“The Advantage of Organizational Health” was an engaging and encouraging seminar led by Keith Hadley, a principal consultant of The Table Group.
Hadley described how smart and healthy are both requirements for success. However, when faced with challenges, organizations tend to focus on smart – which includes strategy, technology, finance, and marketing – and overlook the importance of health – minimizing politics, confusion, and turnover; and maximizing morale and productivity.
|Keith Hadley led the seminar on organizational health.|
“The Advantage of Organizational Health” is based on the book The Advantage: Why Organizational Health Trumps Everything Else in Business by Patrick Lencioni, a consultant in organizational health and executive team development and founder and president of The Table Group, a management-consulting firm specializing in organizational health. Its name comes from the idea that, according to founder Lencioni, “There is simply no substitute for people sitting down together around a table to resolve the critical issues around their business, whether those issues relate to operations, strategy or teamwork.”
Both The Advantage and Hadley’s presentation outlined four disciplines of developing organizational health, including building a cohesive leadership team; creating clarity, over-communicating clarity, and reinforcing clarity, with the goal of creating “an environment in which success is almost impossible to prevent.”
One key element to building a cohesive leadership team, according to Hadley, is building trust. Not just any trust, but vulnerability-based trust, requires transparency and honesty from all group members, as well as not hiding behind weaknesses. Many of the symposium’s participants had an “ah-ha” moment when Hadley said “trust plus conflict equals the best possible answer; conflict without trust is politics.”
Hadley went on to add commitment, accountability, and results to the trust/conflict discussion before moving on to the issues surrounding clarity. A team assessment helped participants discover their team’s challenges.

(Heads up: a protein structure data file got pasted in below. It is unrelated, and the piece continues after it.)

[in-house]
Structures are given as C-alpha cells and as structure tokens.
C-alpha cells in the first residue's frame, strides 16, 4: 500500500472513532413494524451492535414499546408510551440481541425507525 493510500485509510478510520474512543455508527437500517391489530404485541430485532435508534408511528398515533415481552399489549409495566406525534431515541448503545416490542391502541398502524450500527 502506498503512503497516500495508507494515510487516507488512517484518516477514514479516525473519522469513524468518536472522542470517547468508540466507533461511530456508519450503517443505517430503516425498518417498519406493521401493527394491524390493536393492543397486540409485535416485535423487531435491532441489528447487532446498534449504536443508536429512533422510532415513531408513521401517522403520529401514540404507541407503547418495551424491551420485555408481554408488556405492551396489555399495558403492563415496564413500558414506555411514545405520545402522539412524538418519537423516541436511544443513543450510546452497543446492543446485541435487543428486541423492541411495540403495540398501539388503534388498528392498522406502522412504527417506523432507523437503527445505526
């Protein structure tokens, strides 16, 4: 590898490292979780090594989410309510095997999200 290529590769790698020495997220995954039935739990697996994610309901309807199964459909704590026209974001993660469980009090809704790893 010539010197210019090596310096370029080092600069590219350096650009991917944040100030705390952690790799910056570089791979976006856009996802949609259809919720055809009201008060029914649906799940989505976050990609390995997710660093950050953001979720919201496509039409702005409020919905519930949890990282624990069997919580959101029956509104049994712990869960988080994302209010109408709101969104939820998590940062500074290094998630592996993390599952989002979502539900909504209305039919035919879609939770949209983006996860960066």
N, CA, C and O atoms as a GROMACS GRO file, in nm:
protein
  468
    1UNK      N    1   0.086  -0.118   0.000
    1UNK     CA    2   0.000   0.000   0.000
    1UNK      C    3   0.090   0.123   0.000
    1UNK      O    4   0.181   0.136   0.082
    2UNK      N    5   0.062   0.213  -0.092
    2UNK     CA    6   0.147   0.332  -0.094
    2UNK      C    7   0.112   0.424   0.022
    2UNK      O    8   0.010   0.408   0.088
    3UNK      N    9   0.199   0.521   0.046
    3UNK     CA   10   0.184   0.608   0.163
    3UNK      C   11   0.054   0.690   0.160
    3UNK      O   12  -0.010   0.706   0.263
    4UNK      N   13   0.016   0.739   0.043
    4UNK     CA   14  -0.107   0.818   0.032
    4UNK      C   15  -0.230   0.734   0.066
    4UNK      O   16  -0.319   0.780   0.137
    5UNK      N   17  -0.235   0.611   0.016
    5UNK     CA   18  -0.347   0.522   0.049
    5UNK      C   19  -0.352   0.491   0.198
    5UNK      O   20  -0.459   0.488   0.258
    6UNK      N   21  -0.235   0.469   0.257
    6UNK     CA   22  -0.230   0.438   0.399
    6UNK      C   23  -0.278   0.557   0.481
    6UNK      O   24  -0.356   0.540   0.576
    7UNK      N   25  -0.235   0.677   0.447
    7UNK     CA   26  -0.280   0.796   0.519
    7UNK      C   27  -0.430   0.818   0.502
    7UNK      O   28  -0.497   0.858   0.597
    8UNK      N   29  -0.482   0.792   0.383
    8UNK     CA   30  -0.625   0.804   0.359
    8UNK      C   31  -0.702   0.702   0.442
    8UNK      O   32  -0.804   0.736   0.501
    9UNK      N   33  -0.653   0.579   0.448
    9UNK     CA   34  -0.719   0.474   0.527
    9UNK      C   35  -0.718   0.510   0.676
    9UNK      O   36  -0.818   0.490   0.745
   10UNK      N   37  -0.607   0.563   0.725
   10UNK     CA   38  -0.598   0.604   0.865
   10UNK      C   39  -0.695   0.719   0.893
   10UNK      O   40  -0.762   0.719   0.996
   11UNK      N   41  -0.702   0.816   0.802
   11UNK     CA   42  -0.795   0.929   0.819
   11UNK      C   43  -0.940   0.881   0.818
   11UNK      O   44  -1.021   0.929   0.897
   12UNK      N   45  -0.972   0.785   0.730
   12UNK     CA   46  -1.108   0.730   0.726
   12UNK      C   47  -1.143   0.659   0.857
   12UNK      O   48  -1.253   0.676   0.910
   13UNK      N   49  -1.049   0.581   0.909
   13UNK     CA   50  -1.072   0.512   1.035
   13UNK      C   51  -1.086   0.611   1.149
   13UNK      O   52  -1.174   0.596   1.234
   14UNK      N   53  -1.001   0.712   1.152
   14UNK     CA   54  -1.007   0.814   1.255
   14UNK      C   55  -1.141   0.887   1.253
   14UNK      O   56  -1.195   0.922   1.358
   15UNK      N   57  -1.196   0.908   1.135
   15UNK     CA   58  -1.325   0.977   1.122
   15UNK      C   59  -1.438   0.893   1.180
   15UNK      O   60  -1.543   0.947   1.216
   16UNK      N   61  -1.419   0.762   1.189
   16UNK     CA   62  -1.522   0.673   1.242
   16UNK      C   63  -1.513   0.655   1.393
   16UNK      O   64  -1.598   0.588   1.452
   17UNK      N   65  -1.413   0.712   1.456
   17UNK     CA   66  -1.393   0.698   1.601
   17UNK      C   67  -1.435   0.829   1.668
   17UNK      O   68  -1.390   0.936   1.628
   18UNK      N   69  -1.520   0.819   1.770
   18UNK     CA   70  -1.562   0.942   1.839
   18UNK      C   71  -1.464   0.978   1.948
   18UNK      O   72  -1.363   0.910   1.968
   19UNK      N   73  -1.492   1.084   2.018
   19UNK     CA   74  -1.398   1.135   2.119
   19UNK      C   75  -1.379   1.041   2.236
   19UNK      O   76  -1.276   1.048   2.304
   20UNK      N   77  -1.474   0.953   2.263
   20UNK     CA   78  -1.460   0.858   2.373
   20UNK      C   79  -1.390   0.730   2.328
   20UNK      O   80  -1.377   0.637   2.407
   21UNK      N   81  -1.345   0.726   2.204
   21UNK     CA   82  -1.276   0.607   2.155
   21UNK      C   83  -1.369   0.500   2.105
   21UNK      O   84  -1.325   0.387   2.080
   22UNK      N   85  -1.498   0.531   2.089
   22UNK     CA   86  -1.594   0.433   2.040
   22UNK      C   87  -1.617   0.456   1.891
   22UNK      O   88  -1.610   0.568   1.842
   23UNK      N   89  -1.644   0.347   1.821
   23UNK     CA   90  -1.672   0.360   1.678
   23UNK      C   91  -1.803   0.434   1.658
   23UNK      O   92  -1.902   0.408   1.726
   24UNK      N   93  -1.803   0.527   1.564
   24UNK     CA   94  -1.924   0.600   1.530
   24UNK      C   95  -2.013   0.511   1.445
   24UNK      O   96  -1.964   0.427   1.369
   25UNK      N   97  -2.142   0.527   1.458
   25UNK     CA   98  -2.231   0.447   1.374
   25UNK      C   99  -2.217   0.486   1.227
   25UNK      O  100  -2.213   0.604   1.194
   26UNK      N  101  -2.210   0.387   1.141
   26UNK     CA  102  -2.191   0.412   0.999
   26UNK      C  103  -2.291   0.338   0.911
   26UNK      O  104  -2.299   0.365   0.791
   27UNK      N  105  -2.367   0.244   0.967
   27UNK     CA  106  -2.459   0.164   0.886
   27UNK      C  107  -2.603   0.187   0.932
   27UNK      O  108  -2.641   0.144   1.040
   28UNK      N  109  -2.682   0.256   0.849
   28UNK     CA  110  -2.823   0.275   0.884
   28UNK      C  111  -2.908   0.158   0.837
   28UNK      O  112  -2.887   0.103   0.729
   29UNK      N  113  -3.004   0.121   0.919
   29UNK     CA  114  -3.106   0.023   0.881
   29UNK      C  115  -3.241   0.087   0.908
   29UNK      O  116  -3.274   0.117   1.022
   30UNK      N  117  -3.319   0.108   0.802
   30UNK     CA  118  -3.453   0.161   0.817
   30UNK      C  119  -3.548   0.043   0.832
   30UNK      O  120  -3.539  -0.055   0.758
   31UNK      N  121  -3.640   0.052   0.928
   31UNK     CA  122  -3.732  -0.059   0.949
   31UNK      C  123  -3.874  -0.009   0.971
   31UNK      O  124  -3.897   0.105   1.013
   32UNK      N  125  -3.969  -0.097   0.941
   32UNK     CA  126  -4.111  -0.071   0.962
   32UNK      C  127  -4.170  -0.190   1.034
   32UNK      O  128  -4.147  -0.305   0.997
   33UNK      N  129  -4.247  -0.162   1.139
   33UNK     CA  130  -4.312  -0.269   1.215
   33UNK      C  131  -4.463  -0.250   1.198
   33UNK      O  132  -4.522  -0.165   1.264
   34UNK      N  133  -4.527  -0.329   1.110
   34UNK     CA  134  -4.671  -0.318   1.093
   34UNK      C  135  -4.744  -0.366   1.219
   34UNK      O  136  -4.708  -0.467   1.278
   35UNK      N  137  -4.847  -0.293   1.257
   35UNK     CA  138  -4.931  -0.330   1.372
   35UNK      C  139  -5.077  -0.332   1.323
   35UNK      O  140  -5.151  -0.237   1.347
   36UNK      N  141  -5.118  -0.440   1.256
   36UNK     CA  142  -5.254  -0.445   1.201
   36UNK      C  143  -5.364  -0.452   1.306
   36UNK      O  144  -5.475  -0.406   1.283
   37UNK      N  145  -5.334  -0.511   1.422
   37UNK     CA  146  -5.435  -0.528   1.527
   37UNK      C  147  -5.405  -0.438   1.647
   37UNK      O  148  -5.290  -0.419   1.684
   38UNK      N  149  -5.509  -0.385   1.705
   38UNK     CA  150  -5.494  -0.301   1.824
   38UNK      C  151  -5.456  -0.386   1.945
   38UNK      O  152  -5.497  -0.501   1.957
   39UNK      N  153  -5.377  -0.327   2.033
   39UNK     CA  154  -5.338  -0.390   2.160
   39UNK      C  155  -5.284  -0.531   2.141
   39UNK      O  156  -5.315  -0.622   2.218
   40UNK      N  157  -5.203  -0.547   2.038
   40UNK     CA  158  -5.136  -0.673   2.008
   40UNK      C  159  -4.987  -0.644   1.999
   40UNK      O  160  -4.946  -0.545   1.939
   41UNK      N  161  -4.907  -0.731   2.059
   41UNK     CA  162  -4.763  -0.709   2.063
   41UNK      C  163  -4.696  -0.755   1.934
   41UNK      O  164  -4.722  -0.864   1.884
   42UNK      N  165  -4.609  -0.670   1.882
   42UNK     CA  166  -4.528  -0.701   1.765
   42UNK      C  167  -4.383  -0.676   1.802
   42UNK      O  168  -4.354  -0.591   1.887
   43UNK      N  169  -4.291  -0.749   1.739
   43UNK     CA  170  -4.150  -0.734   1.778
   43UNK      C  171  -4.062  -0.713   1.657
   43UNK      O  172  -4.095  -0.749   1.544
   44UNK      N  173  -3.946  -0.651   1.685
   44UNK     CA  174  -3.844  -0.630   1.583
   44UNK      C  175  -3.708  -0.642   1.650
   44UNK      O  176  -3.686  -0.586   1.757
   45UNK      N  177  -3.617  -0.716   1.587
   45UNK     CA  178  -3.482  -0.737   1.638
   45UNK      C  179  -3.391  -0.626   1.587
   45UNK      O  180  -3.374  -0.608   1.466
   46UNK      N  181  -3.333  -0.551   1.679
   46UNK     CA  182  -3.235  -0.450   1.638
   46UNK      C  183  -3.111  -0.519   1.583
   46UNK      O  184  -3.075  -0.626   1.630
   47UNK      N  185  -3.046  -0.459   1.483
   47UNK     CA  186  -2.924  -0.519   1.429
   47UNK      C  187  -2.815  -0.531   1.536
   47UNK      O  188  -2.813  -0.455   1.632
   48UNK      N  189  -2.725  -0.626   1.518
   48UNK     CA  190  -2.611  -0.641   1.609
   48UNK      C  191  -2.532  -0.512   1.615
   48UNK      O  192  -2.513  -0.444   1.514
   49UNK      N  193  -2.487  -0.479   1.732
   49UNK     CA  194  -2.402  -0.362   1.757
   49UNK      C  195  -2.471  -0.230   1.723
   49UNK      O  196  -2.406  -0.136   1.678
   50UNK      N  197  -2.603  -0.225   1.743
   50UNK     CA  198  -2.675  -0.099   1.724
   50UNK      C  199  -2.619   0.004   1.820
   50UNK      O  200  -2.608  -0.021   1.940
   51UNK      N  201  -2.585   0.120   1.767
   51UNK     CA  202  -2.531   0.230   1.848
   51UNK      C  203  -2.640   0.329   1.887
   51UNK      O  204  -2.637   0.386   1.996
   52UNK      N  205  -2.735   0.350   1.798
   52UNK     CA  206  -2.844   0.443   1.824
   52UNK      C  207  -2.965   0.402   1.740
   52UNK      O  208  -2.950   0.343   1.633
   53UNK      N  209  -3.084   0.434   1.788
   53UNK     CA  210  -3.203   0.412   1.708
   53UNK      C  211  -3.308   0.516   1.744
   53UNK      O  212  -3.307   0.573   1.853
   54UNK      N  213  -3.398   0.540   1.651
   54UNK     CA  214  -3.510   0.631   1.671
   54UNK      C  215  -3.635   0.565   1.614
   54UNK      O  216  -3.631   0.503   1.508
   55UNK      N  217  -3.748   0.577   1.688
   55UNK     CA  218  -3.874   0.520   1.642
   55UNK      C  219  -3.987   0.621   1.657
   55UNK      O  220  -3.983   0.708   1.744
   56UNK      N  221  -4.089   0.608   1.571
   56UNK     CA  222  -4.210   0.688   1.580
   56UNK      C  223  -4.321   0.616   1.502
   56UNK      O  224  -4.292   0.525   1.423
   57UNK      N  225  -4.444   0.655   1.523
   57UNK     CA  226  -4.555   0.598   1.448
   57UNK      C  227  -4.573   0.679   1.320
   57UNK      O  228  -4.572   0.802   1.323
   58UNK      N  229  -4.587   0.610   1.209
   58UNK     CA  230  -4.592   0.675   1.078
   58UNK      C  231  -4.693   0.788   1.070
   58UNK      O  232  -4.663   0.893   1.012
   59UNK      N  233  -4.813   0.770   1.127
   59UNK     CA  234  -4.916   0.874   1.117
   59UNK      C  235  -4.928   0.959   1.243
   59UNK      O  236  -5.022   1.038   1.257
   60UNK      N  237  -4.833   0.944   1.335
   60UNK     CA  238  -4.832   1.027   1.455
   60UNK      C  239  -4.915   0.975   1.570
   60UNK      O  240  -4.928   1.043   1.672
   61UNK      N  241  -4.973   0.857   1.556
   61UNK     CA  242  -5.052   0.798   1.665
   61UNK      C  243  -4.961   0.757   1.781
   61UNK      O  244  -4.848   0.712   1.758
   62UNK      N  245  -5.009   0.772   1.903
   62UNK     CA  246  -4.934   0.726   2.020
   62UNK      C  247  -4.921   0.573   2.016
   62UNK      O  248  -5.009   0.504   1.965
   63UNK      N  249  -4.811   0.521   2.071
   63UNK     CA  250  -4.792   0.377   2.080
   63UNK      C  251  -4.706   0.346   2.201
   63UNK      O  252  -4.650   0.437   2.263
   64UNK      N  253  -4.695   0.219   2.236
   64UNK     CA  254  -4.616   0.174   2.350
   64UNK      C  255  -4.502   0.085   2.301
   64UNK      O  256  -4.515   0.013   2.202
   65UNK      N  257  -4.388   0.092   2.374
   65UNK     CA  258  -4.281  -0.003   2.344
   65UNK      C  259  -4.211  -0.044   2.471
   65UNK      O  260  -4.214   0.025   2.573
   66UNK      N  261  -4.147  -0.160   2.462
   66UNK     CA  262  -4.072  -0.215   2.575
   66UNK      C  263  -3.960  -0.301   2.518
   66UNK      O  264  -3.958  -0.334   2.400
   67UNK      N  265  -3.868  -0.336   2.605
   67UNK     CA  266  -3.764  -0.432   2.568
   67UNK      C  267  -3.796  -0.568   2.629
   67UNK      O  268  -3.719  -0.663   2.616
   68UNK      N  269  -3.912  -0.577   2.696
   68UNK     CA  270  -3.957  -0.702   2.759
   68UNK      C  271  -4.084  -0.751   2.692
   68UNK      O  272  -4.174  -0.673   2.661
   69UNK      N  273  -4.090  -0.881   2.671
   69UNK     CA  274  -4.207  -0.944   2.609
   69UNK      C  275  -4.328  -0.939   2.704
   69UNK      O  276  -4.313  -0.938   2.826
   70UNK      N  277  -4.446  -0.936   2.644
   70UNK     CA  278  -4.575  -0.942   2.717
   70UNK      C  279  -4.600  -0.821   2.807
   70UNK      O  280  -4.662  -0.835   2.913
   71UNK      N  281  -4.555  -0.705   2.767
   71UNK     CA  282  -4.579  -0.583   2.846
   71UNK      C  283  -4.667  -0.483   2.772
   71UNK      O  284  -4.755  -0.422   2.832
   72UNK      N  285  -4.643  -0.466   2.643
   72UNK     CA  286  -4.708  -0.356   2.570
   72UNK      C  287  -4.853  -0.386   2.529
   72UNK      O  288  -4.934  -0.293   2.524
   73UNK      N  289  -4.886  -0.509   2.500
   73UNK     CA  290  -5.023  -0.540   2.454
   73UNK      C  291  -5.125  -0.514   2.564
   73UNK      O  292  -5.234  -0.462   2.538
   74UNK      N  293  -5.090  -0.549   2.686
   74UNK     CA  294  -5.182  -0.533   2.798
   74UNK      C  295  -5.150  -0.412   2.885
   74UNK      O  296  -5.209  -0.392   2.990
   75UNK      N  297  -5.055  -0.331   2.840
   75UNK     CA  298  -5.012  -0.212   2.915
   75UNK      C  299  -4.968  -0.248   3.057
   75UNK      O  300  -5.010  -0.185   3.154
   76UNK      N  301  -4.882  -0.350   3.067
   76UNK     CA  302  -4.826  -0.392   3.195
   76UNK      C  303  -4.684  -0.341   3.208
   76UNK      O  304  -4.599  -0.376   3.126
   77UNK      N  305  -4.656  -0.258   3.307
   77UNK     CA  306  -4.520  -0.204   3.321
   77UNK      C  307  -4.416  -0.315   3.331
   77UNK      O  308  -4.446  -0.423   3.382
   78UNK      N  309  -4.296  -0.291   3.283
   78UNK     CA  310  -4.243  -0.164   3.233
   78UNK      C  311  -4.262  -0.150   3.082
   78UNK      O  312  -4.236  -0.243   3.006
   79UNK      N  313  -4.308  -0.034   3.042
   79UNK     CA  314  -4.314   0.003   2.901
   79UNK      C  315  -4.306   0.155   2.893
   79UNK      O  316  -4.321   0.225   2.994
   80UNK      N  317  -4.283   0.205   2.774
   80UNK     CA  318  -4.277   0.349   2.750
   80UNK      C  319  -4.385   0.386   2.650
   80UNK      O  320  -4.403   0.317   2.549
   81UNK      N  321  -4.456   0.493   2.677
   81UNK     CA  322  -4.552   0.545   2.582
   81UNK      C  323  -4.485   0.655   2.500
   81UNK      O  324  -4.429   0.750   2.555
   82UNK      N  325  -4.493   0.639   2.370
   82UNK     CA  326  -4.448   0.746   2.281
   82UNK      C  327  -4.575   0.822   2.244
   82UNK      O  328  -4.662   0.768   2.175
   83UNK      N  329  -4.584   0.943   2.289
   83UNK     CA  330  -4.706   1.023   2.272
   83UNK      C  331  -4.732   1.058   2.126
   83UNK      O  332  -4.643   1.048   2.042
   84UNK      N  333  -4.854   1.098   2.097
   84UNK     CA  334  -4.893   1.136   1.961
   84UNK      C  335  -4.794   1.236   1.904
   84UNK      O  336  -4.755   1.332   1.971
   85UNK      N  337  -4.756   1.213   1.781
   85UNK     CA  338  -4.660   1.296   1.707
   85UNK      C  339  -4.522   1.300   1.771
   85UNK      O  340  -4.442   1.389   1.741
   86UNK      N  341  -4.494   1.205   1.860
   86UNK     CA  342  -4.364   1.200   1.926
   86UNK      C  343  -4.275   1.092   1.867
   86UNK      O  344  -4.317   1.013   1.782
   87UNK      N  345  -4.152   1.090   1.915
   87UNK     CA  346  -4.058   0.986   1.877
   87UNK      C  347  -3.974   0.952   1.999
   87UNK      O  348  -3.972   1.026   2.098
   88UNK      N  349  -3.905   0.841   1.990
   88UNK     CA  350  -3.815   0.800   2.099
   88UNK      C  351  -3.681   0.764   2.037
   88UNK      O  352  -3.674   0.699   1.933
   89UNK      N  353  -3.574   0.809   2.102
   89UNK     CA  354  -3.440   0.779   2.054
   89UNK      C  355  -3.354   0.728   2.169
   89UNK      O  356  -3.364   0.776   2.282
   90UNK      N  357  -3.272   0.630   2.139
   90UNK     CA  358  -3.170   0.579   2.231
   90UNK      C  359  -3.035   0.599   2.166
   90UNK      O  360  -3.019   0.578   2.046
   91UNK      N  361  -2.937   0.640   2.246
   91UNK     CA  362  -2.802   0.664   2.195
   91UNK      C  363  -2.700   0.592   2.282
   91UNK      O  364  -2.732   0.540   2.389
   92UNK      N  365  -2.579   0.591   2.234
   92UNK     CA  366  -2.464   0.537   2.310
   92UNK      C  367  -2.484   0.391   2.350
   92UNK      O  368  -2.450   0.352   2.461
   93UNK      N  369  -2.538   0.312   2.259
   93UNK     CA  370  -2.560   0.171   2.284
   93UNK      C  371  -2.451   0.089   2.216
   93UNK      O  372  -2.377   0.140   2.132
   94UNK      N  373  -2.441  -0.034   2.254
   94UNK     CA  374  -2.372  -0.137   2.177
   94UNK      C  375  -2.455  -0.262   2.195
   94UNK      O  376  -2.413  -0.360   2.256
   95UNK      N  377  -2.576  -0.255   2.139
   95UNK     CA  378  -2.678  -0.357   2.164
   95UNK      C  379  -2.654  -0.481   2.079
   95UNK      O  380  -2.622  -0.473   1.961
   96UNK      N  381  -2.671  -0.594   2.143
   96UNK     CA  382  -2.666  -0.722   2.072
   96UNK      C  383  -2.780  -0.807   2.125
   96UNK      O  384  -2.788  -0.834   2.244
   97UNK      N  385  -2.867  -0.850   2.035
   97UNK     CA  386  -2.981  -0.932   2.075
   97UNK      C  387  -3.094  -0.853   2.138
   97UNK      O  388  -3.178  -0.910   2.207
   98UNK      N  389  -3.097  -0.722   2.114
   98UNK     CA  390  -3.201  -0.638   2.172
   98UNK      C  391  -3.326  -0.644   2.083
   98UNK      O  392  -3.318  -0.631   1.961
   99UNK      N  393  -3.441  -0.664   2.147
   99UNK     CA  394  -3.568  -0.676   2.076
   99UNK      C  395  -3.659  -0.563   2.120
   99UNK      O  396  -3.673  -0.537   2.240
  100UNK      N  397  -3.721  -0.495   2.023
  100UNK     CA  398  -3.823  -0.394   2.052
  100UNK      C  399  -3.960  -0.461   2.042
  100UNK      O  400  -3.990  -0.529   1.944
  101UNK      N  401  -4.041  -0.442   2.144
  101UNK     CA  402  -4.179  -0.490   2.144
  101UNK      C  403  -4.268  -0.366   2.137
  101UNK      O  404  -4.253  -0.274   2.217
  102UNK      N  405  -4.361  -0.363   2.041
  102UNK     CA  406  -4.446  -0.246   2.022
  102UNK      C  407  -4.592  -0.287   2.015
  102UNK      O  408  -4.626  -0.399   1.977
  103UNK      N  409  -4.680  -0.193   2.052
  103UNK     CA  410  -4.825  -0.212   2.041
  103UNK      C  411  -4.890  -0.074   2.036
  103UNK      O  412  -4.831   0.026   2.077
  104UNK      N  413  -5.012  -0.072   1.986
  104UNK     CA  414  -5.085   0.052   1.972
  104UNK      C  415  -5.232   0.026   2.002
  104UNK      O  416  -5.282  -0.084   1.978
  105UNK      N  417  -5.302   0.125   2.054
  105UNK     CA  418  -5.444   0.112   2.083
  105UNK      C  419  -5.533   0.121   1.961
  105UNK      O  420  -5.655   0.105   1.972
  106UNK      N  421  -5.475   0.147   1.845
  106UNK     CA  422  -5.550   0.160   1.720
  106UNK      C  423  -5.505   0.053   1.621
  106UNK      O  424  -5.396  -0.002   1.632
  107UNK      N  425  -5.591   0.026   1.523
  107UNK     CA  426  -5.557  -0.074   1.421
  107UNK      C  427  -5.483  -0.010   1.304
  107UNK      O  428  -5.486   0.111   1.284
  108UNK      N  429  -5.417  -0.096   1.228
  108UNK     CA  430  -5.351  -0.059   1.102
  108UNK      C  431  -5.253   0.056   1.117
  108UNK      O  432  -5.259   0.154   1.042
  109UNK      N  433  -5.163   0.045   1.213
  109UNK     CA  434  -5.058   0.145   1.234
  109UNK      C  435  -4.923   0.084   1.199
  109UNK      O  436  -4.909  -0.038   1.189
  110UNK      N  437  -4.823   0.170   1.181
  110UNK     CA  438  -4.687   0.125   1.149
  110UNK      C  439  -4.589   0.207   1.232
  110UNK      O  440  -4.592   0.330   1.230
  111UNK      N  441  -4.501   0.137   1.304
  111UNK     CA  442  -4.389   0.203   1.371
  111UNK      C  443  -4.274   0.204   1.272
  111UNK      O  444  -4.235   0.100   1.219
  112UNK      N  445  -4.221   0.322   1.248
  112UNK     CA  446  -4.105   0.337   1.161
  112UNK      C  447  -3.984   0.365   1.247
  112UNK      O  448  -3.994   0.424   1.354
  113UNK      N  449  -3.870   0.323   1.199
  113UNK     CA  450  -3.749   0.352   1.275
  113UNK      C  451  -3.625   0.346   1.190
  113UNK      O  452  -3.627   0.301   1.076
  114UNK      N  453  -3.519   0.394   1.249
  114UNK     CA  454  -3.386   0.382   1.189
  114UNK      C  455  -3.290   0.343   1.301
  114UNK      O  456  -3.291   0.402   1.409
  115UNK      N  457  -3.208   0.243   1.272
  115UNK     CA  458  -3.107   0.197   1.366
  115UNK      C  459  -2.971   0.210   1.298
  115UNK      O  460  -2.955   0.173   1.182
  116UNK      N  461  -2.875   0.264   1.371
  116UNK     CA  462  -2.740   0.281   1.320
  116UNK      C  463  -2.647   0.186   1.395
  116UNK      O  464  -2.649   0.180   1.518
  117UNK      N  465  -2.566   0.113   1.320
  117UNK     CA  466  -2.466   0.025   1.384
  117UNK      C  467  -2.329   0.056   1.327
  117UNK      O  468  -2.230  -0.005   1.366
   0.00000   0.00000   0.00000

“My biggest takeaway from the event was the team assessment,” said Carolyn Owens, a board member at Matteson-based Elementary SD 159. “The five behaviors narrowed down some major areas and I am glad they were titled problems for our board to work on. Some of the outcomes surprised me.
“Organizational Health was an awesome title,” Owens continued. “This should be required for all boards -- seven board members present and working the exercises could help us bond and get on one accord.”
The next section brought six critical questions about “Creating Clarity,” and worked through answering the question “What is the most important, right now?” and discussing how healthy organizations set “thematic goals” and define objectives. Hadley called a district’s strategic plan “a series of thematic goals put in the right order.”
“The idea that stood out most for me during the LeaderShop Symposium was how important it is to set ‘thematic goals,”’ said Kathleen Conlon-Wasik, a board member from Grayslake CHSD 127. “This allows a board, and their administration, to focus on a clearly defined objective. With so many ideas competing for a school board’s time, thematic goals allow a board to cut through noise and work with clarity and a strong sense of purpose.”
LeaderShop programs, including the biennial symposium, address principles of effective school district governance as well as board-level leadership topics.
|Nearly 100 people participated in the LeaderShop Academy Symposium.|
All members of IASB’s LeaderShop Academy were invited to the event, and almost 100 individuals took part, including 83 board members along with educators, superintendents, and IASB staff. The event took place at Universal Technical Institute in Lisle. Hadley filled in admirably for the symposium’s scheduled presenter, Rick Van Arnam, who was unable to attend due to a family emergency.